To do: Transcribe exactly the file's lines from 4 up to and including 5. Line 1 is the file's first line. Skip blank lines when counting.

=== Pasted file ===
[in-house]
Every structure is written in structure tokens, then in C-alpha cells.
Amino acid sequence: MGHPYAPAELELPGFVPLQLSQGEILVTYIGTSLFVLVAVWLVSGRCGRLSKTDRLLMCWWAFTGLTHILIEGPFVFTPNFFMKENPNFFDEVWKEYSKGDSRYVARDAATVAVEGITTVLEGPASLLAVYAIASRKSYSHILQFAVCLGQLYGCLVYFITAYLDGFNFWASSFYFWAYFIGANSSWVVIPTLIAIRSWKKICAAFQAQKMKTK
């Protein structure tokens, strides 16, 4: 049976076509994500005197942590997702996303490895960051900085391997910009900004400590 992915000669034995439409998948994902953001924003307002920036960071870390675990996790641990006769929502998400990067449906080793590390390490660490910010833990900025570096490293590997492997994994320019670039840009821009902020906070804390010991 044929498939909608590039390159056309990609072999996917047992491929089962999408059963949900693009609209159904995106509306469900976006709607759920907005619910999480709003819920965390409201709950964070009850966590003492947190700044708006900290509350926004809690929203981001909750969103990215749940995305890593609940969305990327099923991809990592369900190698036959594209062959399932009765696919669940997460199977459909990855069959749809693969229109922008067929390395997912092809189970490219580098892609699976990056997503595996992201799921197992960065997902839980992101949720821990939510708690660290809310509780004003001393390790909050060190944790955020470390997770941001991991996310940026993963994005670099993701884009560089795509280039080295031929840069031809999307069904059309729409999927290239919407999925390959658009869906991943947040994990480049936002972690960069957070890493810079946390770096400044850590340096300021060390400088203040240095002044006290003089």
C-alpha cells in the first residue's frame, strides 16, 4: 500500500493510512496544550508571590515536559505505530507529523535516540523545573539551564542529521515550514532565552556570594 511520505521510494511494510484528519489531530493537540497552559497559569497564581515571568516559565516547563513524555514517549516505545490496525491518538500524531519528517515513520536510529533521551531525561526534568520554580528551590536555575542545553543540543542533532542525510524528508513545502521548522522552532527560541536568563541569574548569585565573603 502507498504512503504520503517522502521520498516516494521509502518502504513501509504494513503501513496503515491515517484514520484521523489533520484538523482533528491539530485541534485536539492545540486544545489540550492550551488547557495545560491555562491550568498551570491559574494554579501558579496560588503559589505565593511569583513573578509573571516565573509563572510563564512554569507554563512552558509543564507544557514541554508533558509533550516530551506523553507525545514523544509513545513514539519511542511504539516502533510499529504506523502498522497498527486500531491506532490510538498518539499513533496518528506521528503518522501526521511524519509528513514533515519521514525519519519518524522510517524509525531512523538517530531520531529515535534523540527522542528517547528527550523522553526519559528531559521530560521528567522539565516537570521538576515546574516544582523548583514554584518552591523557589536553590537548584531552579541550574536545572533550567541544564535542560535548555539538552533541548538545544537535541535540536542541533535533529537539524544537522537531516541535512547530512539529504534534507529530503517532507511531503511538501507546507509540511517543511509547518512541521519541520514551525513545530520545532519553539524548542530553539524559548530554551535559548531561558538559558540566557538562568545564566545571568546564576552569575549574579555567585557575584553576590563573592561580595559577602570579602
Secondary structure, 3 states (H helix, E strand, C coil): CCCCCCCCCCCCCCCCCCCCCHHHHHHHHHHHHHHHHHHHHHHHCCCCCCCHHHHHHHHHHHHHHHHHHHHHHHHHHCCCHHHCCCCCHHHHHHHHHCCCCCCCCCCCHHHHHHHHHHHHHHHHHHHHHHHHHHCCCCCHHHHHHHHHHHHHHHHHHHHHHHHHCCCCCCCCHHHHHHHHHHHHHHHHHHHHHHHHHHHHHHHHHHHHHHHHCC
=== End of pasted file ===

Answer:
């Protein structure tokens, strides 16, 4: 049976076509994500005197942590997702996303490895960051900085391997910009900004400590 992915000669034995439409998948994902953001924003307002920036960071870390675990996790641990006769929502998400990067449906080793590390390490660490910010833990900025570096490293590997492997994994320019670039840009821009902020906070804390010991 044929498939909608590039390159056309990609072999996917047992491929089962999408059963949900693009609209159904995106509306469900976006709607759920907005619910999480709003819920965390409201709950964070009850966590003492947190700044708006900290509350926004809690929203981001909750969103990215749940995305890593609940969305990327099923991809990592369900190698036959594209062959399932009765696919669940997460199977459909990855069959749809693969229109922008067929390395997912092809189970490219580098892609699976990056997503595996992201799921197992960065997902839980992101949720821990939510708690660290809310509780004003001393390790909050060190944790955020470390997770941001991991996310940026993963994005670099993701884009560089795509280039080295031929840069031809999307069904059309729409999927290239919407999925390959658009869906991943947040994990480049936002972690960069957070890493810079946390770096400044850590340096300021060390400088203040240095002044006290003089």
C-alpha cells in the first residue's frame, strides 16, 4: 500500500493510512496544550508571590515536559505505530507529523535516540523545573539551564542529521515550514532565552556570594 511520505521510494511494510484528519489531530493537540497552559497559569497564581515571568516559565516547563513524555514517549516505545490496525491518538500524531519528517515513520536510529533521551531525561526534568520554580528551590536555575542545553543540543542533532542525510524528508513545502521548522522552532527560541536568563541569574548569585565573603 502507498504512503504520503517522502521520498516516494521509502518502504513501509504494513503501513496503515491515517484514520484521523489533520484538523482533528491539530485541534485536539492545540486544545489540550492550551488547557495545560491555562491550568498551570491559574494554579501558579496560588503559589505565593511569583513573578509573571516565573509563572510563564512554569507554563512552558509543564507544557514541554508533558509533550516530551506523553507525545514523544509513545513514539519511542511504539516502533510499529504506523502498522497498527486500531491506532490510538498518539499513533496518528506521528503518522501526521511524519509528513514533515519521514525519519519518524522510517524509525531512523538517530531520531529515535534523540527522542528517547528527550523522553526519559528531559521530560521528567522539565516537570521538576515546574516544582523548583514554584518552591523557589536553590537548584531552579541550574536545572533550567541544564535542560535548555539538552533541548538545544537535541535540536542541533535533529537539524544537522537531516541535512547530512539529504534534507529530503517532507511531503511538501507546507509540511517543511509547518512541521519541520514551525513545530520545532519553539524548542530553539524559548530554551535559548531561558538559558540566557538562568545564566545571568546564576552569575549574579555567585557575584553576590563573592561580595559577602570579602